Leanne1986's avatar

I consider myself judgmental and there are certain people that I avoid, despite them being perfectly nice people, due to being uncomfortable with their values or beliefs (for example, I know a person who acts so incredibly racist to the point where he even said that his friends could bring a “plus one” to his wedding providing the person wasn’t of a certain race – he claimed to be joking but I have reason to believe that he wasn’t). The way I see it, if I am willing to write people off because I find something about their personality unattractive then I should be willing for other people to do the same to me. I try not to have an unattractive personality but we can’t all agree.

Simone_De_Beauvoir's avatar

@laureth I don’t know if I agree with that. People’s beliefs are part, to me, of what makes them a good person. If their beliefs is to not let gay people marry, that is where you get me because they may be a good person to straight people but aren’t to the LGBT community. If their belifs is to support hazing, say in a firehouse or in a fraternity, then they may be a good person to people who fit some notion of masculinity but not to those boys who they will support being beaten up in an ally. And so forth. If I have to search for a kernel of good amidst all the objectionable beliefs, are they good? Or is it about how MUCH good they have to have?

tinyfaery's avatar

Thanks, all. I’m not really looking to make new friends, i just want to like to people I happen to meet.

seperate_reality's avatar

I think we each have our own negative type thoughts sometimes, be it bias, or, whatever, but we also have the ability to be analytical too. I might get a negative thought about a certain race, political affiliation, etc, but I can see it for what it is and do not have to agree with this nonsense that just came to me. I have met my share of people who don’t even bother to reason and be analytical about certain issues. “It’s good enough for Dad, so it works for me” is a total cop-out. Reasoning ability sets human beings apart from animals.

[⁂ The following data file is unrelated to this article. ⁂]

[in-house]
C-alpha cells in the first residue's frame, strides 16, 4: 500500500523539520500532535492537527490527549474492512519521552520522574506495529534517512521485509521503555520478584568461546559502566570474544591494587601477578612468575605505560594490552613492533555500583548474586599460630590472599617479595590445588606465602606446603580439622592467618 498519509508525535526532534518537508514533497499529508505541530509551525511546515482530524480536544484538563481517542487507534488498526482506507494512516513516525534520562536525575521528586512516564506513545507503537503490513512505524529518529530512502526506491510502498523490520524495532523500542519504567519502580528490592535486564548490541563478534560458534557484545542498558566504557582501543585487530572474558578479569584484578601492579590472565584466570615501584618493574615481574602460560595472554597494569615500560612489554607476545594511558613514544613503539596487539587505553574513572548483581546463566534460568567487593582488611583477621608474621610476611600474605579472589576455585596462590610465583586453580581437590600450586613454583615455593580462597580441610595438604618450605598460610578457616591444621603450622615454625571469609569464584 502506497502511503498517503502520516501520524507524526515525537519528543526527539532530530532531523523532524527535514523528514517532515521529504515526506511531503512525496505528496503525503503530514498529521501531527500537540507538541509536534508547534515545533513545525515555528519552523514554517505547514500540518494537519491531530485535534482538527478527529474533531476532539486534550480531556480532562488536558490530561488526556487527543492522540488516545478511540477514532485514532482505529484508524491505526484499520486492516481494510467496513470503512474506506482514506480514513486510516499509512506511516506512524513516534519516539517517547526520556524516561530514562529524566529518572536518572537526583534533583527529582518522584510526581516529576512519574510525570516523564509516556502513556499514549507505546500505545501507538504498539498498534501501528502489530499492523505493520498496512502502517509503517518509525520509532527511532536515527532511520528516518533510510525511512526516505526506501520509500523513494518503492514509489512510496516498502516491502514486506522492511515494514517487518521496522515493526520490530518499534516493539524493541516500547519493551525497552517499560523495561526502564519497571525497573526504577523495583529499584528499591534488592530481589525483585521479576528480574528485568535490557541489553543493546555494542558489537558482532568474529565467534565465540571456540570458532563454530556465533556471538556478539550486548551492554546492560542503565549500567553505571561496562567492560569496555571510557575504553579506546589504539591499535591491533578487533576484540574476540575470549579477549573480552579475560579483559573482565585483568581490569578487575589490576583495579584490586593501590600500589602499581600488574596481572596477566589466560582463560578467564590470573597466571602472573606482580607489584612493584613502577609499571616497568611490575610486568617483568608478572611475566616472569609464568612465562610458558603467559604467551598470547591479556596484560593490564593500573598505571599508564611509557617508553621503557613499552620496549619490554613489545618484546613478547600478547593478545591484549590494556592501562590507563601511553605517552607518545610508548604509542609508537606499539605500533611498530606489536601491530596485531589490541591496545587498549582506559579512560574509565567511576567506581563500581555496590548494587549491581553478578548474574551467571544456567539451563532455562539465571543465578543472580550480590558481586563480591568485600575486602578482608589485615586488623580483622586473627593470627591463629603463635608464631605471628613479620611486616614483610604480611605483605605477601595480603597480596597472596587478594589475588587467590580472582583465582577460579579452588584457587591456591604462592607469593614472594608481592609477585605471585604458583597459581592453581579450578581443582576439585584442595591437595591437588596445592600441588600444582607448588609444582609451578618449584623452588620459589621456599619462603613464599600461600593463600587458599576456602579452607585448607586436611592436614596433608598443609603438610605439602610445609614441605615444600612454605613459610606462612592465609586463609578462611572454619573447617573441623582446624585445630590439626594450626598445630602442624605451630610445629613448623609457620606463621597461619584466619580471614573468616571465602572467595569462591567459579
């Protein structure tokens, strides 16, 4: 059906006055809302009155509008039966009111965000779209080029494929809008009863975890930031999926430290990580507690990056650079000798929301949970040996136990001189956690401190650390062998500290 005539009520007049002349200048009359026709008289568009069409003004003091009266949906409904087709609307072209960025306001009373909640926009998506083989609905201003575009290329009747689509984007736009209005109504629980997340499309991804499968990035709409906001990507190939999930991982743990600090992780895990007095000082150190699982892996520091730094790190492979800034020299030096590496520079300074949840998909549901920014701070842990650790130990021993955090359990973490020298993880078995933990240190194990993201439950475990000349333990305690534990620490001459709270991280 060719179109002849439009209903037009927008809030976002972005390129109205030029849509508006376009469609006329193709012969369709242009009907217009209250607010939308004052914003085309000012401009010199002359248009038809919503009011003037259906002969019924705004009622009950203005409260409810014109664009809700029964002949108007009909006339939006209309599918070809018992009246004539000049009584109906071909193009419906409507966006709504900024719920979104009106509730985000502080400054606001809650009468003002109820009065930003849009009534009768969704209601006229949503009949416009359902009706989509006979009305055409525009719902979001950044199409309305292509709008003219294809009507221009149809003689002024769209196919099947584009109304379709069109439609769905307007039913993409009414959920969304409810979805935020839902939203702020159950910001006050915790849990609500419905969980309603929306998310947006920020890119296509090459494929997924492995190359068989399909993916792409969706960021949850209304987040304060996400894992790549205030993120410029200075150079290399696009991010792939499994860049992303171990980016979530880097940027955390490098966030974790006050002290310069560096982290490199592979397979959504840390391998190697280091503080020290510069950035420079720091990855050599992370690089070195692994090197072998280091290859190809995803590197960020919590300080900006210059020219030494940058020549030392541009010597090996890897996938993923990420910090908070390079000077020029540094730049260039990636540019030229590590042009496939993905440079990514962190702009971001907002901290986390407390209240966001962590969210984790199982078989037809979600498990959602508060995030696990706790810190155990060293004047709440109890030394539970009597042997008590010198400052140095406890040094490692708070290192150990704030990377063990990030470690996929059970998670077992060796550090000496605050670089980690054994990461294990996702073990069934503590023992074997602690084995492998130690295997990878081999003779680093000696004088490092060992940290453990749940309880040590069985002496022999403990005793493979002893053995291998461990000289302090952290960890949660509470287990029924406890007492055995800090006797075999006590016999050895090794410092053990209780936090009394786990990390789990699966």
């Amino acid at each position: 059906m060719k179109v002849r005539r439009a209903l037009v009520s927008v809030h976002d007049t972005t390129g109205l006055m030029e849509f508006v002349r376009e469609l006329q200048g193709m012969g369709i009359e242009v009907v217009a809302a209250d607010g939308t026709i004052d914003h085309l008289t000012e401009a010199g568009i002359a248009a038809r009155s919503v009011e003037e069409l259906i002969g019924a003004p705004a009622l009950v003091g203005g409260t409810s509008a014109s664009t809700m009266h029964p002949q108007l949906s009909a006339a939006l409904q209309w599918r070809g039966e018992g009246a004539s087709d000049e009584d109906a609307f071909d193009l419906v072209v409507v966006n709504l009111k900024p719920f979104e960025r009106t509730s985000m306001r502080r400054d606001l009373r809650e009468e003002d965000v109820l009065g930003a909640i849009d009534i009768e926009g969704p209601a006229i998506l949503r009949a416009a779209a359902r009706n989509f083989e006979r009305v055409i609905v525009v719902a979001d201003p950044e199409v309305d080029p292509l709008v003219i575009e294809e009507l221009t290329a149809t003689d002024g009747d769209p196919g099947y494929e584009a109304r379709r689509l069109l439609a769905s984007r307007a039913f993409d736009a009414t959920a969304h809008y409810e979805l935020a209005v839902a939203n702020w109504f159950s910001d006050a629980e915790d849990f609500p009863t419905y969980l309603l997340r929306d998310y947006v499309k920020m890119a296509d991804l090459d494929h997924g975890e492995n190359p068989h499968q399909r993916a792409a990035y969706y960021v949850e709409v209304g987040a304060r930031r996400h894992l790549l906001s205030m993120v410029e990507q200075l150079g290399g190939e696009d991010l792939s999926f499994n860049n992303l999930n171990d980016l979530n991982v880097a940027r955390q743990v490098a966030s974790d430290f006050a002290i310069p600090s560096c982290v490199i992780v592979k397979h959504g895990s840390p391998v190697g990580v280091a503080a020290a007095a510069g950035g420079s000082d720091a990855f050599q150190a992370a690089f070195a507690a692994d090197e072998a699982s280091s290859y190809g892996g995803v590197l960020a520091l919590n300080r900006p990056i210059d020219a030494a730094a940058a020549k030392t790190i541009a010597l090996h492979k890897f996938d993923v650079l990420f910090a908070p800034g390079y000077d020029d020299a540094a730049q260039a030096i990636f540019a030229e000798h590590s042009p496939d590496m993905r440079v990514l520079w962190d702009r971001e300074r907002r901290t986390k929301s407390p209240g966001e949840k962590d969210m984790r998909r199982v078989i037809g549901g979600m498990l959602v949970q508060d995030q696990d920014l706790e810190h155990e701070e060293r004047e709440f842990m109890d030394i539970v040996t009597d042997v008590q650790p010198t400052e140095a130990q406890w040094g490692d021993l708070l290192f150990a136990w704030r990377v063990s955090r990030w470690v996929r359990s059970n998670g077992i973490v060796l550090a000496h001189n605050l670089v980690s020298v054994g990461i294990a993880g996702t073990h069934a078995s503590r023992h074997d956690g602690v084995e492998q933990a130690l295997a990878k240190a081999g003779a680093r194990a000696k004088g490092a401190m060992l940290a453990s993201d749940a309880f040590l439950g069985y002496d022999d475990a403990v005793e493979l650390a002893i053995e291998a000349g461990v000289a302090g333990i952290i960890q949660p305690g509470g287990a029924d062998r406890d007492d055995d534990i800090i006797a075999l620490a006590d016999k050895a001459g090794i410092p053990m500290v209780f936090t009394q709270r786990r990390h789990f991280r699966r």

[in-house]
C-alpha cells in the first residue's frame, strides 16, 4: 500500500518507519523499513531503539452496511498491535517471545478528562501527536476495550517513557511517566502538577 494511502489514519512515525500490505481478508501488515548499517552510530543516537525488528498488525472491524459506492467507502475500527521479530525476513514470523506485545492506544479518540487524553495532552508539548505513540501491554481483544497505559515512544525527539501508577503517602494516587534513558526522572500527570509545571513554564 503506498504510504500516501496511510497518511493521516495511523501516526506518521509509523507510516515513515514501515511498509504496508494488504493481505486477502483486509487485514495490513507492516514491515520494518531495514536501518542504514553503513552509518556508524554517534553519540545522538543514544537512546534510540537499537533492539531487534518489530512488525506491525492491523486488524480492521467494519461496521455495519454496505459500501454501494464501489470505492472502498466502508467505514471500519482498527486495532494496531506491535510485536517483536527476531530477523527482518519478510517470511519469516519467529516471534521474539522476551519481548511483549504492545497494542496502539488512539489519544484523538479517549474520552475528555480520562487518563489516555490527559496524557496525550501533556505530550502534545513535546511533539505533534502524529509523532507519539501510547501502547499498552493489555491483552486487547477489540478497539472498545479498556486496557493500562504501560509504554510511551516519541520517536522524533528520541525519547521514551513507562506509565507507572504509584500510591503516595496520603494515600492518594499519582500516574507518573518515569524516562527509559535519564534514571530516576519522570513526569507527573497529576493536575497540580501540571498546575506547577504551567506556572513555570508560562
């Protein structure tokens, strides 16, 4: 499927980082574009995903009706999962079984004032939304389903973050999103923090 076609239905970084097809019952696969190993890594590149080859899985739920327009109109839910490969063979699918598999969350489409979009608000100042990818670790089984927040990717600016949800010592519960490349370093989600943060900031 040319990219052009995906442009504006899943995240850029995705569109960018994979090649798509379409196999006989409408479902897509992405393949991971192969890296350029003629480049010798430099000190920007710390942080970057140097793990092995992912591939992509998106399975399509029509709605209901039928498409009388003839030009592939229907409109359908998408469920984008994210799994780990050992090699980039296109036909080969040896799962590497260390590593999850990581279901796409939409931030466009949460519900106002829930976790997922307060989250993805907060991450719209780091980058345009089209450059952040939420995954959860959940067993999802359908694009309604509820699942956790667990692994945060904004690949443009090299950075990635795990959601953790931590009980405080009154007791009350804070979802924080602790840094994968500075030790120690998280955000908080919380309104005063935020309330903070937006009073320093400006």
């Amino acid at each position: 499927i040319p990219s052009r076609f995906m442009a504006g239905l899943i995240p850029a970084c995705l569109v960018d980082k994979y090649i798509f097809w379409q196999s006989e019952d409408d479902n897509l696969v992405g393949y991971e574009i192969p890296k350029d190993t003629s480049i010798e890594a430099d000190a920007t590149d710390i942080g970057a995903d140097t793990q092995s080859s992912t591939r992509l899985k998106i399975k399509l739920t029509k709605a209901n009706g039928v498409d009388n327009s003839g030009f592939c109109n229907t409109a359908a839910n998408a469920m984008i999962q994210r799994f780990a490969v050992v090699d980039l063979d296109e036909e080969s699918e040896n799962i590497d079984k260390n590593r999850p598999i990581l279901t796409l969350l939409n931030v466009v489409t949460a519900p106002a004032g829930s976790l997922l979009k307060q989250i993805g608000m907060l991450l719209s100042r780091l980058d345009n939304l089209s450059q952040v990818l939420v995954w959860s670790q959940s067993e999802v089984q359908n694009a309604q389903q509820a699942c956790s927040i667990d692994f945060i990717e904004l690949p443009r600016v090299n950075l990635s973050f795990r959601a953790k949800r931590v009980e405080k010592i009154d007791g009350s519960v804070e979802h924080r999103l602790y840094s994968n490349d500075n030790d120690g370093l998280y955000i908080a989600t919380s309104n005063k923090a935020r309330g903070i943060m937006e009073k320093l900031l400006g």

JLeslie's avatar

@tinyfaery Do you think you dwell on the differences? I was talking to this guy the other day in my water aerobics class. We were having an interesting conversation about investing, and then about where we have lived. When I said I grew up in Maryland he said the problem with that state is too many liberals. I said, “well, I am generally pretty liberal so that fits me just fine, I have problems here with so many conservatives.” We just moved on from there to another topic. This guy is not going to be a friend of mine, but I find some of his knowledge very interesing, enjoy seeing him in class. If that had been you do you think the conversation would have shut down right there? He is conservative so now you have no patience for him?

I am not judging it, just wondering.

I remember once you were very upset with me because I was saying something about generalizing about my Mexican inlaws, and you seemed wholly offended. Accused me of assuming all Mexican are migrant workers in fields or something like that, when I was discussing how they seem to view dissagreements and apologies, and I was trying to figure out how they thought about the whole thing different than I do. I felt like your antenna was up to hate anyone who might have a prejudice against Mexicans, and you jumped to disgust and anger. Maybe I misperceived your tone in your reponses, and, probably I was sloppy about how I wrote my answers, maybe not careful enough to watch out for offendng people, but it goes to what @PluckyDog described so well.

MissAnthrope's avatar